Topiramate for Migraine Prevention in Children: A Randomized, Double-Blind, Placebo-Controlled Trial


  • Paul Winner DO,

  • Eric M. Pearlman MD, PhD,

  • Stephen L. Linder MD,

  • Donna M. Jordan BSN,

  • Alan C. Fisher DrPH,

  • Joseph Hulihan MD,

  • for the Topiramate Pediatric Migraine Study Investigators

  • From Palm Beach Headache Center, West Palm Beach, FL (Dr. Winner); Savannah Neurology, Savannah, GA (Dr. Pearlman); Dallas Pediatric Neurology Association, Dallas, TX (Dr. Linder); and Ortho-McNeil Pharmaceutical, Raritan, NJ (Ms. Jordan, Dr. Fisher, and Dr. Hulihan).

Address all correspondence to Dr. Paul Winner, Palm Beach Headache Center/Palm Beach Neurology, 5205 Greenwood Avenue, Suite 200, West Palm Beach, FL 33407, USA.


Objective.—To assess the efficacy and safety of topiramate for the prevention of pediatric migraine with or without aura in a double-blind, randomized, placebo-controlled trial.

Background.—Treatment options for pediatric migraine are currently limited, and no migraine preventive agents are approved for use in children in the United States. Topiramate is an effective migraine preventive therapy in adults, as demonstrated in several large, randomized, placebo-controlled trials.

Methods.—One hundred and sixty-two children with migraine (age, 6 to 15 years) were randomized in a 2:1 ratio to receive topiramate (n = 112) or placebo (n = 50). This study was designed to ensure that 150 participants were randomized to study medication. An additional 12 qualified patients were randomized because they had successfully completed the screening phase. The double-blind phase of the trial consisted of a titration period and a maintenance period. Topiramate was initiated at 15 mg/day and titrated over 8 weeks to 2 to 3 mg/kg per day, or maximum tolerated dose, whichever was less (maximum allowed dose was 200 mg/day). The target dose was maintained for 12 weeks. The primary efficacy variable was the change in mean number of migraine days per month (28 days) during the double-blind phase relative to the 4-week prospective baseline phase for each treatment group.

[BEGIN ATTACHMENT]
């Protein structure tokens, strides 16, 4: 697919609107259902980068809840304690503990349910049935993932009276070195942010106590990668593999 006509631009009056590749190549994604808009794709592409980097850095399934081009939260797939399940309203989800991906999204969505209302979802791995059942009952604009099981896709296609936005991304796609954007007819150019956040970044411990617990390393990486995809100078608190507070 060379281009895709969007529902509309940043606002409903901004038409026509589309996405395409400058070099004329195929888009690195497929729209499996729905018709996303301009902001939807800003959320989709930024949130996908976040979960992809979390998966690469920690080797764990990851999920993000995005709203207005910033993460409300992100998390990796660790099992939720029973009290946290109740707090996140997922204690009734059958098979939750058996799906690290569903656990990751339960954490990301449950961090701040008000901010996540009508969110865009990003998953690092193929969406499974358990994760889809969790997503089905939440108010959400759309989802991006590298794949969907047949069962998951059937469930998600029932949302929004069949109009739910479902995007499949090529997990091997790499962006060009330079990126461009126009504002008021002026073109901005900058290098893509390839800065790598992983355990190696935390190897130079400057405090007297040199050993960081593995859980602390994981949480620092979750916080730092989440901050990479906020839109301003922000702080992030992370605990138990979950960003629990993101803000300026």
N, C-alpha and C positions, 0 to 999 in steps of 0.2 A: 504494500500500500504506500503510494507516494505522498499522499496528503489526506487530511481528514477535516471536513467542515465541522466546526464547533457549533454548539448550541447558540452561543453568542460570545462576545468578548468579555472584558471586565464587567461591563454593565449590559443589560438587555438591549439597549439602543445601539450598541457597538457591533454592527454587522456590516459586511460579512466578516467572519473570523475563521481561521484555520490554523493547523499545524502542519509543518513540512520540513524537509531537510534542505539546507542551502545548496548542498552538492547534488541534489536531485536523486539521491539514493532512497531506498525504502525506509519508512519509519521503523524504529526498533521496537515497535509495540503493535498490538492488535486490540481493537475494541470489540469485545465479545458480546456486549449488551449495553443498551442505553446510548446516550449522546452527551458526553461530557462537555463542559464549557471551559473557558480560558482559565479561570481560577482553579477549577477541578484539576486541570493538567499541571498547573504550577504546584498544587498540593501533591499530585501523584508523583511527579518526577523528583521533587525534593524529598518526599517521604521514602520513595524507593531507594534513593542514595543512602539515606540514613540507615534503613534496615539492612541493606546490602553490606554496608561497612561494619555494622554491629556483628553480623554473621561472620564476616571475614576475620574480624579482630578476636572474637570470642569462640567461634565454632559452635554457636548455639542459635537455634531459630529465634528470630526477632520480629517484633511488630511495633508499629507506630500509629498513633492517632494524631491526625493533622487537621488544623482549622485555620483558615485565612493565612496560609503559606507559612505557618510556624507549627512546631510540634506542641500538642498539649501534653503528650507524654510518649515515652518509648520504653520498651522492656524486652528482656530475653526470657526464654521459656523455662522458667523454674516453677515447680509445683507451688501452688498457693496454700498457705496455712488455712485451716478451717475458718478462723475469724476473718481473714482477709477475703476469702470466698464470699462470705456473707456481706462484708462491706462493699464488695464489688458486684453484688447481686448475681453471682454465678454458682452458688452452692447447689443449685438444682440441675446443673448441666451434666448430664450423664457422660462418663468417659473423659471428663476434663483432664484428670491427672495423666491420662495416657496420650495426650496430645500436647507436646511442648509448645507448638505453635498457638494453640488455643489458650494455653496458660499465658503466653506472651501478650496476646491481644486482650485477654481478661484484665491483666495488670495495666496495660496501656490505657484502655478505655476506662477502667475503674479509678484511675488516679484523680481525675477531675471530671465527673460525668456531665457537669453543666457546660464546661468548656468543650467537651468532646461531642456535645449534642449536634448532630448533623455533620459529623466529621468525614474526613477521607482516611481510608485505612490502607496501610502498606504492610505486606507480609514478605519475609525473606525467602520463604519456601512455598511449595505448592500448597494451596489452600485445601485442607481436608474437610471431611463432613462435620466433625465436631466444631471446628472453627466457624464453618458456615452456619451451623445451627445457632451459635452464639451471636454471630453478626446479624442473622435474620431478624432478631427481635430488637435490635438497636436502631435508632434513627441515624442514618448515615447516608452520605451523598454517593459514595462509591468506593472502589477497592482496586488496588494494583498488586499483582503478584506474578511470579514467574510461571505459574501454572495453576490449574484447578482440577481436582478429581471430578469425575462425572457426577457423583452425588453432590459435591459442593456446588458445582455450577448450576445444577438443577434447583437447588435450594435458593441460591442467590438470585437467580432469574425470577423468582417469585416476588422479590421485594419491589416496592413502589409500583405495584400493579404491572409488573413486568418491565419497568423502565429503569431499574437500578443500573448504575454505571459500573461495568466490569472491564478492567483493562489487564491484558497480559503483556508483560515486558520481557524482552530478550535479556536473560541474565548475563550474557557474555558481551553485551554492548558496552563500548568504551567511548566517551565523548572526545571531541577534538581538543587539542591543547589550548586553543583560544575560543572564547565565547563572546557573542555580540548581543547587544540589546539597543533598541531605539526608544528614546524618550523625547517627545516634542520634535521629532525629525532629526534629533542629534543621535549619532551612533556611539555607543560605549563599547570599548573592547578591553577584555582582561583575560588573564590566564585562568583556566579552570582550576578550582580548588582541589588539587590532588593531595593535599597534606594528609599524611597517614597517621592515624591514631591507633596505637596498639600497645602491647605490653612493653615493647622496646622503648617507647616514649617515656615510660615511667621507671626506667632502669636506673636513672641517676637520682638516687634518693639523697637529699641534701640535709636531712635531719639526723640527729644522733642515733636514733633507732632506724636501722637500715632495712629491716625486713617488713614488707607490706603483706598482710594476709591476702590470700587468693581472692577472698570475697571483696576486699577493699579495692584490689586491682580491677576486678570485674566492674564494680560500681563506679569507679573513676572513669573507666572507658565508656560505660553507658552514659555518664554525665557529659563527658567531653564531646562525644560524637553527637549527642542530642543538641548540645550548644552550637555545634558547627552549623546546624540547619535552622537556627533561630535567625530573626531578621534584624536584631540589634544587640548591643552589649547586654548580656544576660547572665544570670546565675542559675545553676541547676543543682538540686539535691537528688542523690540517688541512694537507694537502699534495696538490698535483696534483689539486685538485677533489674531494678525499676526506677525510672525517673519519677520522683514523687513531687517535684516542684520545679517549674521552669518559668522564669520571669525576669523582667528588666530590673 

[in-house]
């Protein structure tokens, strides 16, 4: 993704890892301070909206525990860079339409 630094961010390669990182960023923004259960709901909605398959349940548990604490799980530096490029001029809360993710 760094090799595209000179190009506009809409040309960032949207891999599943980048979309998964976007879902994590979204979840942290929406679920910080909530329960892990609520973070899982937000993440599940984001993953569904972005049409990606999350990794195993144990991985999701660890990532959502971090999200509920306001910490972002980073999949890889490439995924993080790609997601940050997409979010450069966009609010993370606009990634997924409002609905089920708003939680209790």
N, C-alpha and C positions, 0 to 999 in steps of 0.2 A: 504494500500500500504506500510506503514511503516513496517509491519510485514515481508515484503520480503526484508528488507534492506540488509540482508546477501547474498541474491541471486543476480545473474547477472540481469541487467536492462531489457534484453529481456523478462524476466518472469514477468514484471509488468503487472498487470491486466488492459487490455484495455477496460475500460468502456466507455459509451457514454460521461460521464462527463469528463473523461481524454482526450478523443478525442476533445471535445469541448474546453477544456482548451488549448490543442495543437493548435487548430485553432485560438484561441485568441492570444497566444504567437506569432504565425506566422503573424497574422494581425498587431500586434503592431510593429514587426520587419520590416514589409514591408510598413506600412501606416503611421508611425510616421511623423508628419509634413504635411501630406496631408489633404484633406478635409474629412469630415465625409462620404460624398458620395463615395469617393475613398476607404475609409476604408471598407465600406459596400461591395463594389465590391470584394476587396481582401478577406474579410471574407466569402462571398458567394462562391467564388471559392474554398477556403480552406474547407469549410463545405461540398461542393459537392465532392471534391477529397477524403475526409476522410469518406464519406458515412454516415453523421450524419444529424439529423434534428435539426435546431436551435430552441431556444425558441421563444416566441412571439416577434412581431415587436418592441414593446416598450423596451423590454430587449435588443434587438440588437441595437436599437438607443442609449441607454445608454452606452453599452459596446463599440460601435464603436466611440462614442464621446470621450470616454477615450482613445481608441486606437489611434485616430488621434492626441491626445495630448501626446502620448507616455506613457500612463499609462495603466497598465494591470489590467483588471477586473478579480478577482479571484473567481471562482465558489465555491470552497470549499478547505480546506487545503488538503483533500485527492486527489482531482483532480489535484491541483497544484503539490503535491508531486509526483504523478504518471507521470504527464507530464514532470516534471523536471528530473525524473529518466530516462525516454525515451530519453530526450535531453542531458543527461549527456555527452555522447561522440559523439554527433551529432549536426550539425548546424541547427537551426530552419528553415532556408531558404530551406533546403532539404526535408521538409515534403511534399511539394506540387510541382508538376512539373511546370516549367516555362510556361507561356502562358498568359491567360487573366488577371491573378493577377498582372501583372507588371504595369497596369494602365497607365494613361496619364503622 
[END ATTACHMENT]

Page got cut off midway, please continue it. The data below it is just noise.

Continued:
Results.—Topiramate treatment was associated with a mean reduction over the entire double-blind phase of 2.6 migraine days per month, compared with a mean reduction of 2.0 migraine days per month for placebo (P= .061 topiramate vs. placebo). A significantly greater percentage of topiramate patients (32%) experienced a ≥75% reduction in mean monthly migraine days compared with placebo (14%, P= .02). Discontinuation rates due to adverse events were low: 6.5% for the topiramate group and 4.0% for the placebo group. The adverse events that occurred most commonly in the topiramate group at an incidence rate greater than in the placebo group were: upper respiratory tract infection, anorexia, weight decrease, gastroenteritis, paresthesia, and somnolence. The mean average daily dose of topiramate during the maintenance period was 2.0 mg/kg per day.

Conclusions.—This pilot study suggests that topiramate may be an effective migraine preventive therapy in children. Topiramate was well tolerated in this population. Further randomized studies would be required to definitively establish the efficacy of topiramate for pediatric migraine prevention.